Life and Death of Stars

From so far away, it's hard to imagine that every twinkling star in the night sky is an enormous ball of gas, ferociously devouring millions of tonnes of hydrogen every second to emit vast quantities of energy across the universe. In fact it is only on the most intense of hot summer days that we can really appreciate the true ferocity of our own star, the Sun.

Life Cycle

Just like living organisms, stars all have a life cycle which they carry out. They all start in the same way in clouds of dust and gas, however stars with a mass greater than the Chandrasekhar Limit (1.4 solar masses) will have much more violent endings of their lives - either exploding in a supernova or forming incredibly dense neutron stars or black holes.

  1. Protostar: Dust and gas gathers due to gravity. As the centre gets denser, it get hotter until fusion of hydrogen into helium begins.
  2. Main Sequence: The star gathers enough fuel to sustain itself with the gravitational pull becoming equal to the pressure from the fusion.
  3. Red Giant/Supergiant: When the hydrogen starts to run out, most stars begin to expand and cool as they become red giants. More massive stars expand a lot more, becoming red supergiants.
  4. White Dwarf/Supernova: As red giants fuse helium into heavier elements, they heat up but shine dimmer, becoming a dense white dwarf. Massive stars explode in an incredibly hot and bright event.
  5. Black Dwarf/Neutron Star/Black Hole: Over time, white dwarf stars cool to become black dwarf stars (though it is believed no stars have cooled this far yet). Slightly smaller massive stars shrink down to a small but incredibly dense object called a neutron star. Larger massive stars compress to be so dense that they bend gravity in to an infinitesimally small point known as a black hole.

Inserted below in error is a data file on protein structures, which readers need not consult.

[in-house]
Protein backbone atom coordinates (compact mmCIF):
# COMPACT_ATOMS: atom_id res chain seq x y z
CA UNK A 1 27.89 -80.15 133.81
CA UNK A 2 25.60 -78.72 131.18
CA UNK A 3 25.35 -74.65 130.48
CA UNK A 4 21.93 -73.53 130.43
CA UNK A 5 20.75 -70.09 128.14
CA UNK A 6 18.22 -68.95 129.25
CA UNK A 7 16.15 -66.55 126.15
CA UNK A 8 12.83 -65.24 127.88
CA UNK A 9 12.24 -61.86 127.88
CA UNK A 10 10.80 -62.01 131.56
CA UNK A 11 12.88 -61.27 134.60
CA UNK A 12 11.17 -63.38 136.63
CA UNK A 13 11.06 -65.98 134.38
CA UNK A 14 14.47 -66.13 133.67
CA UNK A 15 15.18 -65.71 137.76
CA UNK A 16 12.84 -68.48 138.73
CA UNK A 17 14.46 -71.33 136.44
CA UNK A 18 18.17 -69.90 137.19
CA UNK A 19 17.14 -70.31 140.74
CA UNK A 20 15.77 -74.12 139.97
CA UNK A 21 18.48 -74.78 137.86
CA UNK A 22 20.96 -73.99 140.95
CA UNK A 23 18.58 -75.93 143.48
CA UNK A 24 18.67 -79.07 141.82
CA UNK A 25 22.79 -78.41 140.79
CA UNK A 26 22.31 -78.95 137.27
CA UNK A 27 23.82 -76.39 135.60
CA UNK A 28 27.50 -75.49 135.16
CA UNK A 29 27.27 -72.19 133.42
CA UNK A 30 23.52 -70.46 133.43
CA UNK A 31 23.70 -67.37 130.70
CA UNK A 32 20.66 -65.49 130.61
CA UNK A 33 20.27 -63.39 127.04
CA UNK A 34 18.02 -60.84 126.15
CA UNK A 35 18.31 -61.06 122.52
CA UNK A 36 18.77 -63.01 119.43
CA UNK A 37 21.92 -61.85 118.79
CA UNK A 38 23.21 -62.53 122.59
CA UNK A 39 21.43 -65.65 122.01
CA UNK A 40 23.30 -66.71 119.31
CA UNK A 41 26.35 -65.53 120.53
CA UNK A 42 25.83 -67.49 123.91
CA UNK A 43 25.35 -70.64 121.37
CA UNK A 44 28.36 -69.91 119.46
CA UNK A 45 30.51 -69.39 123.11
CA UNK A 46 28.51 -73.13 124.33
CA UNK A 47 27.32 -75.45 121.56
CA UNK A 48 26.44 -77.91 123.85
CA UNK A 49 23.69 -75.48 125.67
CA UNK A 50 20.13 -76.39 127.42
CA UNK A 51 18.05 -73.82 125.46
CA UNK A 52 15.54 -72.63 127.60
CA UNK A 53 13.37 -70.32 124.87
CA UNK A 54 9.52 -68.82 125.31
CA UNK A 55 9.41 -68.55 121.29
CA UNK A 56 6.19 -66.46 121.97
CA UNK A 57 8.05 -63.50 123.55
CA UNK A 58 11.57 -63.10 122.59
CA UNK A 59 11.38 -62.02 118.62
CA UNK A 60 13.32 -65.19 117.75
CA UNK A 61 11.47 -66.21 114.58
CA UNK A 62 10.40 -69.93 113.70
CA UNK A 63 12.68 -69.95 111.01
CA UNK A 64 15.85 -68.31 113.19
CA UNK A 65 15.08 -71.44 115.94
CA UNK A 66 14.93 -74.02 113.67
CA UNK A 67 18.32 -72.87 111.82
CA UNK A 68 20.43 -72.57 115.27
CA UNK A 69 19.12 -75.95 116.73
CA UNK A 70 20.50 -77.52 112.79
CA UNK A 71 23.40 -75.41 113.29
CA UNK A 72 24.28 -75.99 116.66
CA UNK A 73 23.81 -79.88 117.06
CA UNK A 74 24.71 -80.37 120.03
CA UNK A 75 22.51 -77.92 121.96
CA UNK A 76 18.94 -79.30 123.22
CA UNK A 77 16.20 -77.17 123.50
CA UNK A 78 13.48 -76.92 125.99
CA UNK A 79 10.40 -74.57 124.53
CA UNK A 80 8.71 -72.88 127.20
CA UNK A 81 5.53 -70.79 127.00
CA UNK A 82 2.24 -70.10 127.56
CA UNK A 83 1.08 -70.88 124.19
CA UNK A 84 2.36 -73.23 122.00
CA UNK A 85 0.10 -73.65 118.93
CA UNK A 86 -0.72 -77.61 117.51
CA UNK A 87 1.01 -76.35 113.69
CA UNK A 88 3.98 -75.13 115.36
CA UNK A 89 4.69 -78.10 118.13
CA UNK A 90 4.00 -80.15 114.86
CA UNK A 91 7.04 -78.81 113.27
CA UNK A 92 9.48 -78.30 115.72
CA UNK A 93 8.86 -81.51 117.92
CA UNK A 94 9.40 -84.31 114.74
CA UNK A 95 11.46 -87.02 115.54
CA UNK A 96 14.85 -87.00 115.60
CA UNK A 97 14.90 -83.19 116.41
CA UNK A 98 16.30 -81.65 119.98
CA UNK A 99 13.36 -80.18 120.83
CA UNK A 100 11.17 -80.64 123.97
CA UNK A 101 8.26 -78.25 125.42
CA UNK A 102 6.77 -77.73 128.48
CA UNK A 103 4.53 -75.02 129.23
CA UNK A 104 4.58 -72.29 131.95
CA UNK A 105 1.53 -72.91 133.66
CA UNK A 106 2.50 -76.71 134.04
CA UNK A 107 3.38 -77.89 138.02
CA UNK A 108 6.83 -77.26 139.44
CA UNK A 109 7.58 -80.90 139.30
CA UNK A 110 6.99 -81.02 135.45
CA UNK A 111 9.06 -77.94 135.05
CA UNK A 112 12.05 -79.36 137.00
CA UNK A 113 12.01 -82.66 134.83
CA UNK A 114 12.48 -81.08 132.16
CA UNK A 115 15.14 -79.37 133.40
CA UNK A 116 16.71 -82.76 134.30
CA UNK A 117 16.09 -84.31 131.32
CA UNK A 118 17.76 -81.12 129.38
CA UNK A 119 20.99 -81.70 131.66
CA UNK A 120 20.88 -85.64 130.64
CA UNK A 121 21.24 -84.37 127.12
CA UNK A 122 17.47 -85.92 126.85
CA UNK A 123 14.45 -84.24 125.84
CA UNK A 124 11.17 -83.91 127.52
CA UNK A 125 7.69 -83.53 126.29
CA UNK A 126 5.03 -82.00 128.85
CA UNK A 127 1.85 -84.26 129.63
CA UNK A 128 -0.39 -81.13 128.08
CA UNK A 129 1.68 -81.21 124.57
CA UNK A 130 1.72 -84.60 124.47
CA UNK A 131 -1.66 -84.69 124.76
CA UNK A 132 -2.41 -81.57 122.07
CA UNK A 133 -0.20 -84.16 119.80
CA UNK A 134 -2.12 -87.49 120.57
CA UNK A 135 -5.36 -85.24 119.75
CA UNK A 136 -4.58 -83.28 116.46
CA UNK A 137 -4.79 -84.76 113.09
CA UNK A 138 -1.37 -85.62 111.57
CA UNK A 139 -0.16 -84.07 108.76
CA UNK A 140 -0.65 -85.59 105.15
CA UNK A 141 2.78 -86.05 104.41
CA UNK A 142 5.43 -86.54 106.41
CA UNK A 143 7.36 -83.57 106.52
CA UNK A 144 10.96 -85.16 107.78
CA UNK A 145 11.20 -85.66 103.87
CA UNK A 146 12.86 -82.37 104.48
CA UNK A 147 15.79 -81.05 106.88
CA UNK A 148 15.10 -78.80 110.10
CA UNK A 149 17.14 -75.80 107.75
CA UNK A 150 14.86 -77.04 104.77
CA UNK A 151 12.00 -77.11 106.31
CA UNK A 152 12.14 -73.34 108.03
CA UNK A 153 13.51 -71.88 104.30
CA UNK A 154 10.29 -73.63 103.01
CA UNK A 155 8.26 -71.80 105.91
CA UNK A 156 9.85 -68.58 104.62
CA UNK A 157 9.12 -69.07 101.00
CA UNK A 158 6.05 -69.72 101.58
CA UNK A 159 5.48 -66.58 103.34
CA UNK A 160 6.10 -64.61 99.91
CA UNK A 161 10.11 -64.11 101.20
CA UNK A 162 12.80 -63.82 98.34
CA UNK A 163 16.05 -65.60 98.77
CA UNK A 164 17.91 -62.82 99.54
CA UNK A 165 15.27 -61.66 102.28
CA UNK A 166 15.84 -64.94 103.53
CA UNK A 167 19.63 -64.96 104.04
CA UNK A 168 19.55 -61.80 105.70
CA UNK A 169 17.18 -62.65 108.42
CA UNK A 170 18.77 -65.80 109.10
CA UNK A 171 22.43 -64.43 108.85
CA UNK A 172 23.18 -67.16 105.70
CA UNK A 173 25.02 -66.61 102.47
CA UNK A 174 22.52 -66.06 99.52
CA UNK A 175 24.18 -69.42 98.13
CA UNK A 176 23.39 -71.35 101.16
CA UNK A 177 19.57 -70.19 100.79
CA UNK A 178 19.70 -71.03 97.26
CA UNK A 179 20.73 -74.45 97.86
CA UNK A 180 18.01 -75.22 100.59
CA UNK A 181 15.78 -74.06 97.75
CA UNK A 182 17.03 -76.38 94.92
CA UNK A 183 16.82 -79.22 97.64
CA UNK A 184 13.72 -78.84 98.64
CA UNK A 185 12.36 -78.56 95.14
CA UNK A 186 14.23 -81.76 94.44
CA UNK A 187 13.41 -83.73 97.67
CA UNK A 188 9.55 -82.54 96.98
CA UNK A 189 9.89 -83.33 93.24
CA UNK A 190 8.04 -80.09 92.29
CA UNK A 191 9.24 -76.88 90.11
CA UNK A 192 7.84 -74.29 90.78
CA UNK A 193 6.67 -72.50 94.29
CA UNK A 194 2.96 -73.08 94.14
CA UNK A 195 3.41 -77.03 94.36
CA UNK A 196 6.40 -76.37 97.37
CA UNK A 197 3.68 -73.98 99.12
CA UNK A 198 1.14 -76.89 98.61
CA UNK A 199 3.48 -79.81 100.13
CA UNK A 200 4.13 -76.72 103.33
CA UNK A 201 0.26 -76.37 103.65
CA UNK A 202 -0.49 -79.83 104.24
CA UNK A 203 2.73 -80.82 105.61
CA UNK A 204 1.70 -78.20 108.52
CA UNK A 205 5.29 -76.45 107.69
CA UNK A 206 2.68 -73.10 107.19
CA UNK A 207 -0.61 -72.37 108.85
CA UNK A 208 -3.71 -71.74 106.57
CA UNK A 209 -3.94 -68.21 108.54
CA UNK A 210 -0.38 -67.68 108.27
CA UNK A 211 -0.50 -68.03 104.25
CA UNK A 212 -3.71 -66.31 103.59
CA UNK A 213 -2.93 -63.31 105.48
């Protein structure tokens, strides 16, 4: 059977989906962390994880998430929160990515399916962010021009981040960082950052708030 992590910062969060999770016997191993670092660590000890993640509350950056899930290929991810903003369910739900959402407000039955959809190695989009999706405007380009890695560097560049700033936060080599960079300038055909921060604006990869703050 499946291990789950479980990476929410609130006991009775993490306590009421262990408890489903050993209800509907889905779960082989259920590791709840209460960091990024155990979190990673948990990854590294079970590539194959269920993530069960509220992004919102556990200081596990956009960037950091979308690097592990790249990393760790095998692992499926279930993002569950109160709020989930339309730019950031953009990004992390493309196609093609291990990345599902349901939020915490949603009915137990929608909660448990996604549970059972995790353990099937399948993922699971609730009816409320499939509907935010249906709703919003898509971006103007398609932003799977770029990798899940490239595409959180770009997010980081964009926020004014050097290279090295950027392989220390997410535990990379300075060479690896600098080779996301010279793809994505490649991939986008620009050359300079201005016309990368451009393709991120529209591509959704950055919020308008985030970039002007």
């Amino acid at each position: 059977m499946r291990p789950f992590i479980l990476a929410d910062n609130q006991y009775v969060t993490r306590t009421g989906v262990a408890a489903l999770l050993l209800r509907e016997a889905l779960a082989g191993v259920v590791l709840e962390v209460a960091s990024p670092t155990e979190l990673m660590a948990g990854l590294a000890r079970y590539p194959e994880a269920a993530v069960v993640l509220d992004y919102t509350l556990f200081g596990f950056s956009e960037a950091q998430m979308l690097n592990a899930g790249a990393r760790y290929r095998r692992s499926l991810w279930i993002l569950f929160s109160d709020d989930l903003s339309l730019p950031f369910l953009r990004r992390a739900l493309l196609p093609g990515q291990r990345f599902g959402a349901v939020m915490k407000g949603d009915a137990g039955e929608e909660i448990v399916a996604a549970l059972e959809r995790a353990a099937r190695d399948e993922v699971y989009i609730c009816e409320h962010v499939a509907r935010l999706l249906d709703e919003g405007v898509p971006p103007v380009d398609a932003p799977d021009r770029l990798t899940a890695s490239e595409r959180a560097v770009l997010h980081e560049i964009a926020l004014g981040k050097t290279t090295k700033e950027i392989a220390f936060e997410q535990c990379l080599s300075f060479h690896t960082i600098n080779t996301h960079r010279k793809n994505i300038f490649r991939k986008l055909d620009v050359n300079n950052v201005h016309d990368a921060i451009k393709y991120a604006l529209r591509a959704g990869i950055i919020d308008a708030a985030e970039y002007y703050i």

Bright Lights

Two stars in the night sky which look similar in "brightness" may be millions of light-years apart, yet due to the further star being brighter we can not tell the difference. This effect is an example of the two kinds of brightness - apparent magnitude (m), the brightness of an object as observed from Earth, and absolute magnitude (M), the brightness of an object as observed from a distance (d) of 10 parsecs. These are related by the equation:

M = m + 5 - 5 log d

We can also use the brightness of stars to work out what stage of their life they are in. By plotting luminosity (absolute magnitude) relative to the Sun against the temperature (obtained from known emissions of colours at specific temperatures) in what is known as a Hertzsprung-Russell Diagram, we get a very specific pattern where each stage has a specific region of the graph.

James Gooding, 2017

All image credits go to NASA (and respective centers/universities)